Dot Number 3: The CRC wants to be a fellowship of churches that grows to reflect the composition of the communities around them, united in service to Christ. While we haven’t always been as successful as we said we wanted to be in enfolding people from outside the walls of the congregational fellowship into the life of Christ’s worshipping and witnessing family, the desire remains. Sermons are preached about it. Evangelism committees strategize for it. Workshops and seminars abound.
Dot Number 4: The CRC wishes to show within its membership the diverse palette of God’s beautiful design of race and ethnicity. The “whiteness” of the CRC – whether seen in the pews, in the seats at Classis or Synod, or in denominational leadership positions – is a reality that is recognized and lamented at almost every level within the denomination. The more diverse we become, the better we reflect the great gathering to come, when people from every tribe and nation, language and colour, assemble before the throne of the Risen Lamb.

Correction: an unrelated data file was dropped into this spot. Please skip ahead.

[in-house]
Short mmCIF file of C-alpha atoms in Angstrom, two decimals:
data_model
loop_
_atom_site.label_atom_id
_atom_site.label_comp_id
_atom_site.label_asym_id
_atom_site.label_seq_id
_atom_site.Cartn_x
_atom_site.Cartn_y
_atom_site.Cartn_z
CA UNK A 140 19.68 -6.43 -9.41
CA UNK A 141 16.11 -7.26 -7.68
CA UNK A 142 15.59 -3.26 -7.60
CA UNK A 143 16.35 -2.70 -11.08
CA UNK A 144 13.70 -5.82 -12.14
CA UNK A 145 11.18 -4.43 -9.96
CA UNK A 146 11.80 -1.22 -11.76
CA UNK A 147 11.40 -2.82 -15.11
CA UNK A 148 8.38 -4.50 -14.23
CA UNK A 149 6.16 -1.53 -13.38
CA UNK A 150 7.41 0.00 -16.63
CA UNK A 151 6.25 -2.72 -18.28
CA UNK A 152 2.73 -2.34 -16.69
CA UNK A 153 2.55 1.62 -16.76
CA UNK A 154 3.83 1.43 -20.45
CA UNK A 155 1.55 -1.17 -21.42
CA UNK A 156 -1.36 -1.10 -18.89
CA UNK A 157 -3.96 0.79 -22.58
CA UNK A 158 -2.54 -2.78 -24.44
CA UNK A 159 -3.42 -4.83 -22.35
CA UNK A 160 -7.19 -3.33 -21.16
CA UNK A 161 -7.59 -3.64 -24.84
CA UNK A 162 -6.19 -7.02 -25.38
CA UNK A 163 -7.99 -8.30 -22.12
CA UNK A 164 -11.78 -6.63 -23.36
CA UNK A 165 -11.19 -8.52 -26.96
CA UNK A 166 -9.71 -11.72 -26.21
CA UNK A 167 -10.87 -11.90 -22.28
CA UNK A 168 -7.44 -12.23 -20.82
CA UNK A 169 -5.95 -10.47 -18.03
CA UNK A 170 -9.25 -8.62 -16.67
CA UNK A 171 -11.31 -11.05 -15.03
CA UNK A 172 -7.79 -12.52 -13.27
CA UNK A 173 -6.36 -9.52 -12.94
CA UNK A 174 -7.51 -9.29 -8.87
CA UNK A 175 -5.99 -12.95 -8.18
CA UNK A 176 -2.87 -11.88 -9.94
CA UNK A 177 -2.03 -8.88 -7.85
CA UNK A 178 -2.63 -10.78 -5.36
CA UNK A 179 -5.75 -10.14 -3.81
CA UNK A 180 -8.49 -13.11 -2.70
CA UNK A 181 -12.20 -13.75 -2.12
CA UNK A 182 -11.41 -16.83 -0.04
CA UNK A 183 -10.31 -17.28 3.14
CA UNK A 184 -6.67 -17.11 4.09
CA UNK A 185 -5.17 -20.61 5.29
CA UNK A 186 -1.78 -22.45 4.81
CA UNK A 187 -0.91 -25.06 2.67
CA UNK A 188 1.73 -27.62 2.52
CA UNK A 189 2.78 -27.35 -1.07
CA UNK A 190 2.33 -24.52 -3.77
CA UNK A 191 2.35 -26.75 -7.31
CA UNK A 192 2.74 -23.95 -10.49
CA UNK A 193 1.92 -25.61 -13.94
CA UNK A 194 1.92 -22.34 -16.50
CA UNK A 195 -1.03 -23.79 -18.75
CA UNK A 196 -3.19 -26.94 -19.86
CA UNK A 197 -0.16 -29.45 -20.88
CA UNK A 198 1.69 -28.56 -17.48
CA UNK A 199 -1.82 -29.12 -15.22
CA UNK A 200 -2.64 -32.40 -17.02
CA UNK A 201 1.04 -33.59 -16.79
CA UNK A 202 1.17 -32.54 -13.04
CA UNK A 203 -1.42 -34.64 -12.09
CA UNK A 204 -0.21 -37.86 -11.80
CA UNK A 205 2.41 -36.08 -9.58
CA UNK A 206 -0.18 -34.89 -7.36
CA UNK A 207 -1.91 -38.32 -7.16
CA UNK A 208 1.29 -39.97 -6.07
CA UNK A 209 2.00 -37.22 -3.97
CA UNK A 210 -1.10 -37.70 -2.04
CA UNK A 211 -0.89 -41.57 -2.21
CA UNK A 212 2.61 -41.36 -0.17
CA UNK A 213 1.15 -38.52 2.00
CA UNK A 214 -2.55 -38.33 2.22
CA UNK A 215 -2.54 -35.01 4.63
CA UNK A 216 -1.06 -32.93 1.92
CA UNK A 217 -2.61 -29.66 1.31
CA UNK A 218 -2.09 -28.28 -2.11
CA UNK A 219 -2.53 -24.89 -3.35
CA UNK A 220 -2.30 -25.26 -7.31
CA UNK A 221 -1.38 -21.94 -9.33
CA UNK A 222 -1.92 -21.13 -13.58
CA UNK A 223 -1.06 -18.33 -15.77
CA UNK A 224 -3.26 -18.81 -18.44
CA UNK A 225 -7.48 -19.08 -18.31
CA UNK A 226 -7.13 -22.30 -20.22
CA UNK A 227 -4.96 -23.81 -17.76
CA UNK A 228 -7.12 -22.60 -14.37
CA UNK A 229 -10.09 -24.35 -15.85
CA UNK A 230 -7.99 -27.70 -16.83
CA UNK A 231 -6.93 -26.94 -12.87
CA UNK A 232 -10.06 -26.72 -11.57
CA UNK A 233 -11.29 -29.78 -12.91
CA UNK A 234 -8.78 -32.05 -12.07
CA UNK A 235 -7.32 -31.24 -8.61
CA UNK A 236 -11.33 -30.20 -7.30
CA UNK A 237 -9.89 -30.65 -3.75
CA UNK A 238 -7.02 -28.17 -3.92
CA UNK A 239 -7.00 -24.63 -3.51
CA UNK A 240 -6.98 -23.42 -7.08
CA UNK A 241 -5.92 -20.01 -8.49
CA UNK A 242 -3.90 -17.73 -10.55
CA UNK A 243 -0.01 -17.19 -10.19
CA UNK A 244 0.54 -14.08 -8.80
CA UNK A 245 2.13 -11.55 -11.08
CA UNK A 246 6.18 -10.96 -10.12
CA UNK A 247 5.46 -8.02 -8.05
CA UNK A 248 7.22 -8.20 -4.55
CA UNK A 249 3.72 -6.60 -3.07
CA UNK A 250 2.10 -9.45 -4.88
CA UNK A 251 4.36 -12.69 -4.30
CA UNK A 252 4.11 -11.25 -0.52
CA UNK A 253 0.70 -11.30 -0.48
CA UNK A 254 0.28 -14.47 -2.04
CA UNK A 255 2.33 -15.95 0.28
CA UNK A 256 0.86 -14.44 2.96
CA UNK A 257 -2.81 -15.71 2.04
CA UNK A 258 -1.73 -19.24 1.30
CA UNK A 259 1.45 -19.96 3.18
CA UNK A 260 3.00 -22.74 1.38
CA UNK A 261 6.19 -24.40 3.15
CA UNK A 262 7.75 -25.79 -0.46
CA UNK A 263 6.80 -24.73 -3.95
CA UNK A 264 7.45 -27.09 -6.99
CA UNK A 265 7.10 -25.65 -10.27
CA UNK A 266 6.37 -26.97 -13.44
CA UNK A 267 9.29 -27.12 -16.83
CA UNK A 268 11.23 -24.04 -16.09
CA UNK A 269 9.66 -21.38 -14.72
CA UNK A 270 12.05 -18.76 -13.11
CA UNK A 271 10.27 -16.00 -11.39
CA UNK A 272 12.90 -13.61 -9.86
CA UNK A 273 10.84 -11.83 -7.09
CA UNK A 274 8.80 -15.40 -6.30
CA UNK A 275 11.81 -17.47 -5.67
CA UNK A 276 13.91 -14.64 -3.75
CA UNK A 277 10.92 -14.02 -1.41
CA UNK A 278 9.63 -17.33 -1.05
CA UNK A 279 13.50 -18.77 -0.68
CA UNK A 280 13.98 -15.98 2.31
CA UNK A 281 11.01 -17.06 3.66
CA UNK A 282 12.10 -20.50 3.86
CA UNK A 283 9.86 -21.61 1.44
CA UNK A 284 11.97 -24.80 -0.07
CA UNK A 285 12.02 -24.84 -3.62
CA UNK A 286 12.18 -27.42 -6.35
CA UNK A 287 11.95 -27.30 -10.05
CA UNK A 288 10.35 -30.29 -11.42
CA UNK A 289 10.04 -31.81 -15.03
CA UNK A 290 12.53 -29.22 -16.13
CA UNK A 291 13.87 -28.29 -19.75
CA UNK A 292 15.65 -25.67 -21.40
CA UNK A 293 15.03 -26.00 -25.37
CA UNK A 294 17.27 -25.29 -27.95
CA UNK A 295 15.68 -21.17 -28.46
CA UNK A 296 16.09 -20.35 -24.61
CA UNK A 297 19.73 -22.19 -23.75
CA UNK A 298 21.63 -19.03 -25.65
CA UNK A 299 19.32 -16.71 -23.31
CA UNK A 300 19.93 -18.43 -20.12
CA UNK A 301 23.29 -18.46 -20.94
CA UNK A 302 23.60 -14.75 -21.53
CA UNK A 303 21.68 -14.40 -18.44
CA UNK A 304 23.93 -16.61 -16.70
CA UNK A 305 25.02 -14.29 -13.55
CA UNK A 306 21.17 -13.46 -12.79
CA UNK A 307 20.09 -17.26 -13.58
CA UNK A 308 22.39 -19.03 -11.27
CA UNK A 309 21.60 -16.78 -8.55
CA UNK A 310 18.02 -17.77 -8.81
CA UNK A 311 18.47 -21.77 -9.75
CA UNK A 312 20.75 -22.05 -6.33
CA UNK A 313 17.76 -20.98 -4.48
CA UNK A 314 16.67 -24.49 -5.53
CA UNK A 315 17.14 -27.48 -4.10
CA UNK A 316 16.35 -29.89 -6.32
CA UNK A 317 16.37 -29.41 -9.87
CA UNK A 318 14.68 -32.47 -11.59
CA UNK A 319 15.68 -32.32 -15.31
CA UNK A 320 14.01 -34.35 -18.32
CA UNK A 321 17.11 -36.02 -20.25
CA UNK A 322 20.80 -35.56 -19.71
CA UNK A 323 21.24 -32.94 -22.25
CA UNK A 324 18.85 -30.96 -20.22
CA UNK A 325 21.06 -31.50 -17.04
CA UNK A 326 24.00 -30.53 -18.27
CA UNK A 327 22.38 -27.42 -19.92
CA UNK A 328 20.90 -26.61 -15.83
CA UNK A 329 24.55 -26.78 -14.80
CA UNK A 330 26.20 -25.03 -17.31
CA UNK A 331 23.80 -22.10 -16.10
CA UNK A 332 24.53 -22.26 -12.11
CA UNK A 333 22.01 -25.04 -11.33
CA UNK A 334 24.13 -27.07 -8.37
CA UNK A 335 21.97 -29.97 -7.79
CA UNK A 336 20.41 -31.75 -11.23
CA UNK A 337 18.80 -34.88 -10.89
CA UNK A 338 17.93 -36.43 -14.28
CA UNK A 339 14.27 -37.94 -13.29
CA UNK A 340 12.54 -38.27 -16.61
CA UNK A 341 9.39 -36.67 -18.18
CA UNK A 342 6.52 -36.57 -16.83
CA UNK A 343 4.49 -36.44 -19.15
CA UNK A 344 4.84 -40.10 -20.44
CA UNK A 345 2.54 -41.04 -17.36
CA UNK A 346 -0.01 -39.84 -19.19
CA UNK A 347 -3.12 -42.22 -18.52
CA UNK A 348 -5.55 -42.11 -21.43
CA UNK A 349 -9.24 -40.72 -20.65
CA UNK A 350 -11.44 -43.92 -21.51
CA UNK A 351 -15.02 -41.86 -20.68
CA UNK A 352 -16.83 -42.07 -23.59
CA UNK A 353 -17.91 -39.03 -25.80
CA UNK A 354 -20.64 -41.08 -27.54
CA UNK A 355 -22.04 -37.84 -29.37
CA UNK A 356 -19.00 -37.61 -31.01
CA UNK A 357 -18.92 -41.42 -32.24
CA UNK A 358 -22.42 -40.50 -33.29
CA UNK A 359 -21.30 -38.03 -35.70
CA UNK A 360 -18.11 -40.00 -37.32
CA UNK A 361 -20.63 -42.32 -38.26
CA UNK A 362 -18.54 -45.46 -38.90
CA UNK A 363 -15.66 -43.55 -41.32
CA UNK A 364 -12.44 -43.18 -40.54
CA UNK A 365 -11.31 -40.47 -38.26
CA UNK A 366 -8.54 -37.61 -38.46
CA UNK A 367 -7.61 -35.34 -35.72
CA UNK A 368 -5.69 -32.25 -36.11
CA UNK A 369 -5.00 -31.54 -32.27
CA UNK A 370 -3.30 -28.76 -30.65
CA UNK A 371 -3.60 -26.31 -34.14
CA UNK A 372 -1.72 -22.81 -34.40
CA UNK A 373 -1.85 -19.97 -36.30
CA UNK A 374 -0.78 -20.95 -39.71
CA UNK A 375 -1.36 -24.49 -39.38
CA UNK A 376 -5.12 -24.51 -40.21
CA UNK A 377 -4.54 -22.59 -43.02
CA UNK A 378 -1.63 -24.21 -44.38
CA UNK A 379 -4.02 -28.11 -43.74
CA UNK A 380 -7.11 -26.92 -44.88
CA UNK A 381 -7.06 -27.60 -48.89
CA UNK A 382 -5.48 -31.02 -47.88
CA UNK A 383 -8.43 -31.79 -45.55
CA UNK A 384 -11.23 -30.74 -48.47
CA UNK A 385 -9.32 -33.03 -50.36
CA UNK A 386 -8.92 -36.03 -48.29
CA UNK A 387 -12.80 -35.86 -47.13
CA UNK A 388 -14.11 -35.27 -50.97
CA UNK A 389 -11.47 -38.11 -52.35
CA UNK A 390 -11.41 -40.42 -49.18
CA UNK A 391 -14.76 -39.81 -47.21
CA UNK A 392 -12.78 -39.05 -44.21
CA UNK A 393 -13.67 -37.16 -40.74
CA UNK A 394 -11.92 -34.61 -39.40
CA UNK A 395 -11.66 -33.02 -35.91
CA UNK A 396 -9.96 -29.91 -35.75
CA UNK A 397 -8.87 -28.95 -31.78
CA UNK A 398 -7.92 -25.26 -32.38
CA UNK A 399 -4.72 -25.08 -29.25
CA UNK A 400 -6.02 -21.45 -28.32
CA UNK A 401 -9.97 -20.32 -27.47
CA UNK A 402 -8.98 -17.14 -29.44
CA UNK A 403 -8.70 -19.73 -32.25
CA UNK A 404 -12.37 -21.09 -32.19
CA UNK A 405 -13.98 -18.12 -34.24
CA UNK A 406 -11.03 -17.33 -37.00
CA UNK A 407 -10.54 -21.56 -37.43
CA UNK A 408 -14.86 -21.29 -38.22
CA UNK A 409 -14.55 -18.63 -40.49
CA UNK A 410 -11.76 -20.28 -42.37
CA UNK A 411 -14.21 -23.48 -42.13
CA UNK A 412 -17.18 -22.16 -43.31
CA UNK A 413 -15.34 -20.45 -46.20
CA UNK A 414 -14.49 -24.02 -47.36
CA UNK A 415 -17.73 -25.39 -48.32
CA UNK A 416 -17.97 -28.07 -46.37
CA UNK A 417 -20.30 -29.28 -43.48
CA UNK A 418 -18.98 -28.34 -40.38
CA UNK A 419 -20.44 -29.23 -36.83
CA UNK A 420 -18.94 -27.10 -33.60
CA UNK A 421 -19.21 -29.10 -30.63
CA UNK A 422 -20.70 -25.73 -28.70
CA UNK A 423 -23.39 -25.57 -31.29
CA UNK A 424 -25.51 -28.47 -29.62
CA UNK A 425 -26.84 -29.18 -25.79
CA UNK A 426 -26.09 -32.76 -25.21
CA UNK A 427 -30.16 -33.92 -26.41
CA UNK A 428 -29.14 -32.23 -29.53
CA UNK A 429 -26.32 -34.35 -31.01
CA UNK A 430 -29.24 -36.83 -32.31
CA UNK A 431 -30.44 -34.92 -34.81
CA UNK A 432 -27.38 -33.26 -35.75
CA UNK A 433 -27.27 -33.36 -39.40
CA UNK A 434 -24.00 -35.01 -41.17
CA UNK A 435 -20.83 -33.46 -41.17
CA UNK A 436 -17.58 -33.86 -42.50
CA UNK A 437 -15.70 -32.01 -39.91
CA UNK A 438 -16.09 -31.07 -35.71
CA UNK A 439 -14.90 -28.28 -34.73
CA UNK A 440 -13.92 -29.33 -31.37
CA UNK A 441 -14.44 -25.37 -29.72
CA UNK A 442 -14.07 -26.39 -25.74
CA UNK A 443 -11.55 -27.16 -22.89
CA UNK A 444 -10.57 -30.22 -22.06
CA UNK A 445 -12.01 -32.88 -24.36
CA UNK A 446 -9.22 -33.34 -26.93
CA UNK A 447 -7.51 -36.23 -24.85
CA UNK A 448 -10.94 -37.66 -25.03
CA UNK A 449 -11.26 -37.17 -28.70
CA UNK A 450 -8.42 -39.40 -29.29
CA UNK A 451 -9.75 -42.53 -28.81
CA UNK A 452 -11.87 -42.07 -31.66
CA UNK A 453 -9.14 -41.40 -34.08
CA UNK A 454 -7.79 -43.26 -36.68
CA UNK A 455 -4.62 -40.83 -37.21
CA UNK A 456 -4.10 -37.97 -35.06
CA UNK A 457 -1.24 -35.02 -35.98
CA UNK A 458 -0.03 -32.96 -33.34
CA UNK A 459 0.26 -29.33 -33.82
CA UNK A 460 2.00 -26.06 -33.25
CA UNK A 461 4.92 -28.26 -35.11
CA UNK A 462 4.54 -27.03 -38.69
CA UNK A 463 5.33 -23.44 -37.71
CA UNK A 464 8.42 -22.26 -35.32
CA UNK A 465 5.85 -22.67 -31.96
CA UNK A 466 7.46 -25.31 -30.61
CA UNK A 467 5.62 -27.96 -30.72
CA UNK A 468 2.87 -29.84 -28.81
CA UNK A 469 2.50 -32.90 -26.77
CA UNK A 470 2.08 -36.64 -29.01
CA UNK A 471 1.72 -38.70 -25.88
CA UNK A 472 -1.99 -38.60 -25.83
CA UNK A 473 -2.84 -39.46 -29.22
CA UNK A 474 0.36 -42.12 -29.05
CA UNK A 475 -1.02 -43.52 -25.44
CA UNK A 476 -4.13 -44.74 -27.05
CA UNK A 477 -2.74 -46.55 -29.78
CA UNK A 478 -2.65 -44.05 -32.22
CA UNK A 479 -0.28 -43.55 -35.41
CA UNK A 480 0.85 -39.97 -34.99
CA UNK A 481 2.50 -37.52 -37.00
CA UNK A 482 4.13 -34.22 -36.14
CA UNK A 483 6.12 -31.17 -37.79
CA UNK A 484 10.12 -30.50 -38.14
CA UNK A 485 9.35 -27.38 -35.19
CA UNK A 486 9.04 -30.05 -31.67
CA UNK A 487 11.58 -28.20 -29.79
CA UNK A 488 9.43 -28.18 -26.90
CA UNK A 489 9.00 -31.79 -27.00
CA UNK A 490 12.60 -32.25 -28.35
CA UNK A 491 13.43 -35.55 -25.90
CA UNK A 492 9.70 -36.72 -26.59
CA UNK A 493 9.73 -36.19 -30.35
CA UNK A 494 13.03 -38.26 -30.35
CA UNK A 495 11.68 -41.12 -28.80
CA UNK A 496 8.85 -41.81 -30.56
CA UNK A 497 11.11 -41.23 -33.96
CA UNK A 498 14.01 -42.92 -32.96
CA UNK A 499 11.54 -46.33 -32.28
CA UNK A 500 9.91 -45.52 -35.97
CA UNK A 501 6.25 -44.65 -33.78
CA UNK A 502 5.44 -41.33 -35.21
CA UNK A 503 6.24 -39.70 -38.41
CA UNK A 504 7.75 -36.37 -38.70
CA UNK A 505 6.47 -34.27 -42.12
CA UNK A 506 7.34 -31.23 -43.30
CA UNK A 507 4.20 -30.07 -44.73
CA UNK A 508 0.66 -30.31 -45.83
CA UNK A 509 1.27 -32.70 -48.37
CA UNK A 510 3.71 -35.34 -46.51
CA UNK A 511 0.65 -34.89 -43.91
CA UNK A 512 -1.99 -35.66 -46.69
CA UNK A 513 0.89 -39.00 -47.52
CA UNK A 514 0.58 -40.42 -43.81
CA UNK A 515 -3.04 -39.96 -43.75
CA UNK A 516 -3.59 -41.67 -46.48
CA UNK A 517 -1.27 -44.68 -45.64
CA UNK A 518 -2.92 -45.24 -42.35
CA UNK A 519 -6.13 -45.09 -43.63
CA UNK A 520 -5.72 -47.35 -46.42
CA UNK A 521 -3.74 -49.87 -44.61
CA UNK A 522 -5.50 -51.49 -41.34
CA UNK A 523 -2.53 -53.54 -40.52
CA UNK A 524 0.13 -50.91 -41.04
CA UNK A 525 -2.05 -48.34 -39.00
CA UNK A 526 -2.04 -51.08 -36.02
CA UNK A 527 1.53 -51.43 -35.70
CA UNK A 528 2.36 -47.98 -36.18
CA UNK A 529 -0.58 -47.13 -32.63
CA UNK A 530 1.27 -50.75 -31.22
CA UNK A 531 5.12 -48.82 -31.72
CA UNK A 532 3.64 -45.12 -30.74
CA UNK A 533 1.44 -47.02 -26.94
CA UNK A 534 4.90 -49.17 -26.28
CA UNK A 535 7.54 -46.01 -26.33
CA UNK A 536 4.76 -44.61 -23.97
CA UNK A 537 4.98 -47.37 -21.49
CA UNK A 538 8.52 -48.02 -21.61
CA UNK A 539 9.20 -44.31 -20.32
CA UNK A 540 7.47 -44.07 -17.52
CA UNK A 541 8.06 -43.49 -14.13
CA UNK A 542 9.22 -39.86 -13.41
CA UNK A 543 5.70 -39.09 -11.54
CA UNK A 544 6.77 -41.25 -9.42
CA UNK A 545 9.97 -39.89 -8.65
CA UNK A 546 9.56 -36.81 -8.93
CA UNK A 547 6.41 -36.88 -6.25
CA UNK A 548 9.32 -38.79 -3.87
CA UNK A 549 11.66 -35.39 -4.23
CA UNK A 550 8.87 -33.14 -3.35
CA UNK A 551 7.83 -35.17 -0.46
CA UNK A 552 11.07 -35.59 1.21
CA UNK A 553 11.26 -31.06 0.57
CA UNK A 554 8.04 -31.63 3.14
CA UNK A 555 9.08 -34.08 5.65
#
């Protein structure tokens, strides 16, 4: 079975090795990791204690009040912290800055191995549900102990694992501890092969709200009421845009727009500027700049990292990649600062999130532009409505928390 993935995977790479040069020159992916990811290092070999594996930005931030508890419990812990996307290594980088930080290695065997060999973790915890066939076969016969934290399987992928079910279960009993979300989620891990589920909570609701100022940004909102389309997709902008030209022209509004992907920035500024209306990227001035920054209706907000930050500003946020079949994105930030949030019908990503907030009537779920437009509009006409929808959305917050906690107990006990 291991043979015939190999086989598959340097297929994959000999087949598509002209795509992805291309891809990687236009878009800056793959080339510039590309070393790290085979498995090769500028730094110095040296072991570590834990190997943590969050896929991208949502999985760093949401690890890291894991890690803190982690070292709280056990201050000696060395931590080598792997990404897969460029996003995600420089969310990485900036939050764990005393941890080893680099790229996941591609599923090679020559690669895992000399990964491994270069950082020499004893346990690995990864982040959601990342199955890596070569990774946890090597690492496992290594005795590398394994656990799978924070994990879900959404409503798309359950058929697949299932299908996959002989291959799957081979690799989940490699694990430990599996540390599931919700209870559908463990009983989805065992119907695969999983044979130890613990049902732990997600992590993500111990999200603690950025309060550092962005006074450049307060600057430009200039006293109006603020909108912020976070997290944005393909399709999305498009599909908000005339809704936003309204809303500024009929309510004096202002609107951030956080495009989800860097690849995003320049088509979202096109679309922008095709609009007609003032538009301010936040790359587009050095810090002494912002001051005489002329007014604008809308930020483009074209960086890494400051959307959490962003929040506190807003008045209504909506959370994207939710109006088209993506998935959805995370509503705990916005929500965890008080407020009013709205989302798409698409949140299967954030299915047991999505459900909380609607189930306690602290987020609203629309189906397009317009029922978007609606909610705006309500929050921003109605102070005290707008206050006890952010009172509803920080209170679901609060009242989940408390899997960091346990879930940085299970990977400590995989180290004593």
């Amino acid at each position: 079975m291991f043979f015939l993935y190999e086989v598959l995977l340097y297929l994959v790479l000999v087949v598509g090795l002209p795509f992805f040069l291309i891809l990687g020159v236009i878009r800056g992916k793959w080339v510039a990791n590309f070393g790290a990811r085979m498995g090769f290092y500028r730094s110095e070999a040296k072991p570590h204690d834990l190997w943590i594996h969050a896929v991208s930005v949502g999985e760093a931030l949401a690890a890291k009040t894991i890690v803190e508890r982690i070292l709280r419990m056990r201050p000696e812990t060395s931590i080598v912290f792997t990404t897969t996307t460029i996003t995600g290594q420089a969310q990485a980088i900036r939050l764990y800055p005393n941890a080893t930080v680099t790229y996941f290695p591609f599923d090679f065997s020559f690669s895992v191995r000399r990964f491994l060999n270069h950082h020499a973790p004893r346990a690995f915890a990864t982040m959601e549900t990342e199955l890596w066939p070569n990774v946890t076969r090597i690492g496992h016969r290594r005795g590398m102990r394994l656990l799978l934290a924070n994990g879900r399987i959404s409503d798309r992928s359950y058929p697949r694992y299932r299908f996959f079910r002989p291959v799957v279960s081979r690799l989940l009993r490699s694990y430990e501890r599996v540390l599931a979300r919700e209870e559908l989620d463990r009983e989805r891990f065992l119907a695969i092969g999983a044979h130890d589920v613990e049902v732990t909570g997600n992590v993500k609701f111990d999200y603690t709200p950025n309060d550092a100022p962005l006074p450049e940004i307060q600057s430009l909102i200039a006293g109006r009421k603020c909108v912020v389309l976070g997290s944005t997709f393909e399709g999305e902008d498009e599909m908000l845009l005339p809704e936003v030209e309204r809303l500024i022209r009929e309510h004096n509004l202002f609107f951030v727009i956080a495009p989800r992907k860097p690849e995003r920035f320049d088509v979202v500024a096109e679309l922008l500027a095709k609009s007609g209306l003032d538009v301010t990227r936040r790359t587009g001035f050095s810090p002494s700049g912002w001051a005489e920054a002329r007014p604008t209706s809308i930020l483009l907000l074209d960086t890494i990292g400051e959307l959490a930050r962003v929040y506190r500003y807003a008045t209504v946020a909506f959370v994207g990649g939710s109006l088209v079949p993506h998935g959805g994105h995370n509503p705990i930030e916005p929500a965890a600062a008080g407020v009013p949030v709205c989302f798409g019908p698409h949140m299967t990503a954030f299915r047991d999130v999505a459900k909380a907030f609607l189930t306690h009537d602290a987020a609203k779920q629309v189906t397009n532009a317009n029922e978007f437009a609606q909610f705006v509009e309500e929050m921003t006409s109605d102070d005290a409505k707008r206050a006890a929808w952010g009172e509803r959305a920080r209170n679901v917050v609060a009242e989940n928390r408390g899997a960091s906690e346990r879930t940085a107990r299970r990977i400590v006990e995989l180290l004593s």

Dots 1, 2 ,3, 4 – our immigrant heritage, the many new immigrants coming to our country, our desire for membership growth and our wish for greater ethnic diversity – line up and point straight to an important ministry strategy. We in the CRC in Canada are wonderfully positioned to welcome and enfold new immigrants. We understand what they are going through. We have the community of faith which could be their new spiritual home. We have the vision which sees them as part of us, not separated from us.
In the Canadian Ministries office we are looking into what congregations need to see the new Canadians among them, what resources or training would be helpful for them to respond effectively to the needs of our new neighbours, how they can be the kinds of communities where immigrants find their place and their peace, and how we as the CRC’s servants can serve as a catalyst for this movement of blessing.